June 2017 Bulletin 219
Posted by Firepoint on 2017-06-14 15:29:39 EDT
Reviewing Your Fire Safety Plan
Given that a fire safety plan (FSP) is to be reviewed at intervals of no greater than twelve months, some advance preparation may help in the management of this important task. On average, an FSP may easily run over fifty pages, and it may seem somewhat overwhelming to review and update. As a starting point to commence the update process, it is necessary to establish when the FSP was accepted by your city officials.
The date is normally found on a letter from the City, or a stamp located on the front cover of the FSP. A copy of the FSP would be contained with the FSP box located at the entrance to the premises. If a copy cannot be located, the original developer of the FSP may be consulted with a view to obtaining an electronic copy, to which a fee may be anticipated. Starting with the Initial changes, building personnel would review and update sections of the FSP pertaining to the human resources contact information, those individuals with special needs, and the fire supervisory staff. Once all revised information has been double-checked, the updated pages may be inserted into the FSP.
Regarding the review of the floor plan drawings contained within the FSP, an internal walkabout may be conducted to confirm the placement of the fire and life safety equipment. In some case, building operators opt to issue these drawings to their elected fire equipment service company to verify while they are performing their annual equipment inspections. Further instruction may also be given to check the accuracy of the demising wall, exit routes, or any other equipment modifications such as the addtion of newly installed fire detection or initializing devices. These marked up drawings may then be forwarded to the original publisher of the FSP to allow them to make the requested revisions.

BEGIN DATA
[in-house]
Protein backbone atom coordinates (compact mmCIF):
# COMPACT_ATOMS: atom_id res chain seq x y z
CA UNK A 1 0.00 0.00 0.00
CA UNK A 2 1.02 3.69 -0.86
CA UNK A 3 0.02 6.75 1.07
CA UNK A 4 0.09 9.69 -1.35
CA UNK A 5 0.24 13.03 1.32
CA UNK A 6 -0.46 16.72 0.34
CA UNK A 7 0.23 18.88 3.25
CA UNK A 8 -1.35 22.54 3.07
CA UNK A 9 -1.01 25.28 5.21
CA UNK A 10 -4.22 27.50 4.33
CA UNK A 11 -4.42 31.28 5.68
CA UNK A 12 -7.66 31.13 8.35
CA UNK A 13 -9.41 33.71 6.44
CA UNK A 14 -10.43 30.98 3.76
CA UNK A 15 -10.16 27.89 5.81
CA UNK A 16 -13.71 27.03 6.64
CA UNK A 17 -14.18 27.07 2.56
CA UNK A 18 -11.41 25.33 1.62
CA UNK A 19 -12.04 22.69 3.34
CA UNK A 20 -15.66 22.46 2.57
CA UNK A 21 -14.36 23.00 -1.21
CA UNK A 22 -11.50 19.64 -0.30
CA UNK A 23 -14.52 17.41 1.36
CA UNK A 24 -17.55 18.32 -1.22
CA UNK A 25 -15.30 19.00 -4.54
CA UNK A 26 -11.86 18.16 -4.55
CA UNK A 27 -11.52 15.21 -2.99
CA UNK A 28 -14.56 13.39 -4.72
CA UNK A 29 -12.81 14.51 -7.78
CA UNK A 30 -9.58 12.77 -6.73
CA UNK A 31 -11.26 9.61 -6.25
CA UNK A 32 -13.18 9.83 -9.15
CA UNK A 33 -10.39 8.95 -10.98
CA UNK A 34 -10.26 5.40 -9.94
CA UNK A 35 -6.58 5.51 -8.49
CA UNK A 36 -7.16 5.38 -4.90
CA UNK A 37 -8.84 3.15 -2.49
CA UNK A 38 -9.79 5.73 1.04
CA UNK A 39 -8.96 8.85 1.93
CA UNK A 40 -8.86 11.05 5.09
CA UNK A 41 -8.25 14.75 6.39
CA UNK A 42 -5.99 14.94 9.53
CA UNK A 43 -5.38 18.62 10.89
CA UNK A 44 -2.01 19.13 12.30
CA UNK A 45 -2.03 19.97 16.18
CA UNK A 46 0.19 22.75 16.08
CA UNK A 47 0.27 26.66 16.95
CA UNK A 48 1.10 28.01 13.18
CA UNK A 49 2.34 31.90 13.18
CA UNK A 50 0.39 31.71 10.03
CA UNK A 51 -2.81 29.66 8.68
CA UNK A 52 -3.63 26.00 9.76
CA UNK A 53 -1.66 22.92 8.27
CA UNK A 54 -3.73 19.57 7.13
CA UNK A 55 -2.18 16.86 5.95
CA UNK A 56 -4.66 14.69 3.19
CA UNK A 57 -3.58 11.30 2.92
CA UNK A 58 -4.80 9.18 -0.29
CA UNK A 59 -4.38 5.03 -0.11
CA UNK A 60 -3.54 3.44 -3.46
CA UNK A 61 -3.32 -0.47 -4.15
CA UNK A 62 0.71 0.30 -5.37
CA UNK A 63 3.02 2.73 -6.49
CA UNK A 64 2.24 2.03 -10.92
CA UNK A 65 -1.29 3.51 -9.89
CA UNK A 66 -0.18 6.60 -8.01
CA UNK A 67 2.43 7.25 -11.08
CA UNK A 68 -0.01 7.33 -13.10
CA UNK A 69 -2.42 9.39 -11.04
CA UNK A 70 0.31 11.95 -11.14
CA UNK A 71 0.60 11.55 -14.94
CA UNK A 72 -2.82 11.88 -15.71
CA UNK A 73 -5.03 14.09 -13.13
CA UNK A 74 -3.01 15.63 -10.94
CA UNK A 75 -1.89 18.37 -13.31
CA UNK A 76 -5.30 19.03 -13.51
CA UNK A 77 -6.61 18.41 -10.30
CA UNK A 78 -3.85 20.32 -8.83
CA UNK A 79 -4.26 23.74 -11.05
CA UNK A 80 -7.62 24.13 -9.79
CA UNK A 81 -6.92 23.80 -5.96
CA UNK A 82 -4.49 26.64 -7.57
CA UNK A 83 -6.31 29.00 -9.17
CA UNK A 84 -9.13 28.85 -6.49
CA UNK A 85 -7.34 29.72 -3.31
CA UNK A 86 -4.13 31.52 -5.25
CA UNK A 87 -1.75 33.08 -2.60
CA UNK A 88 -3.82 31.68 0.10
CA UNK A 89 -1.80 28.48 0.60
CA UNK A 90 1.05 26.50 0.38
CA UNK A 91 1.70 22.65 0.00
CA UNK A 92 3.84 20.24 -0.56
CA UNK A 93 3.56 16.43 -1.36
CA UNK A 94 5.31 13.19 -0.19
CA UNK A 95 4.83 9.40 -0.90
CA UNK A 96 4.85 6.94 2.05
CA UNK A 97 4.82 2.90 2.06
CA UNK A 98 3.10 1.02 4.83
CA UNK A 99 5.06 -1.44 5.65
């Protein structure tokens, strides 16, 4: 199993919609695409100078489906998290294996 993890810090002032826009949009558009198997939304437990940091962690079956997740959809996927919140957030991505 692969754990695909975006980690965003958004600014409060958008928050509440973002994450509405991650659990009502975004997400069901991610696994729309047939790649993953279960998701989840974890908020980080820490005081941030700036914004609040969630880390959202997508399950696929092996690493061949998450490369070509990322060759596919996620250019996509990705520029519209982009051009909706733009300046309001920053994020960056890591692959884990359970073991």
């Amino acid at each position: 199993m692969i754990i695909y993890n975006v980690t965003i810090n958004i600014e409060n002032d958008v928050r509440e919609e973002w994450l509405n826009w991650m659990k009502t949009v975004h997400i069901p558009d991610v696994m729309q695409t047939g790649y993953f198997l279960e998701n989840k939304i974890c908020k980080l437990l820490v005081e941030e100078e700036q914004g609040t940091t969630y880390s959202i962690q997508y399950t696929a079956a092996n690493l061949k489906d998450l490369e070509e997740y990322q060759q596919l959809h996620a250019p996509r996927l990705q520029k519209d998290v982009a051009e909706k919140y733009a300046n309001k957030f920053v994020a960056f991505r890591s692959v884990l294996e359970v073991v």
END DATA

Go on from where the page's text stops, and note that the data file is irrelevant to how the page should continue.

For more extensive FSP updates pertaining to fire alarm and sprinkler system retrofits or structural add-ons, the developer of the FSP will conduct a site assessment. Their comprehensive audit would verify the specifications on the operational sequence of an existing or newly-installed fire alarm system, along with its connecting functions such as magnetic door-locking devices, elevator homing functions, smoke control features and advanced evacuation procedures. Upon completion, submission to the City for examination and acceptance would follow.
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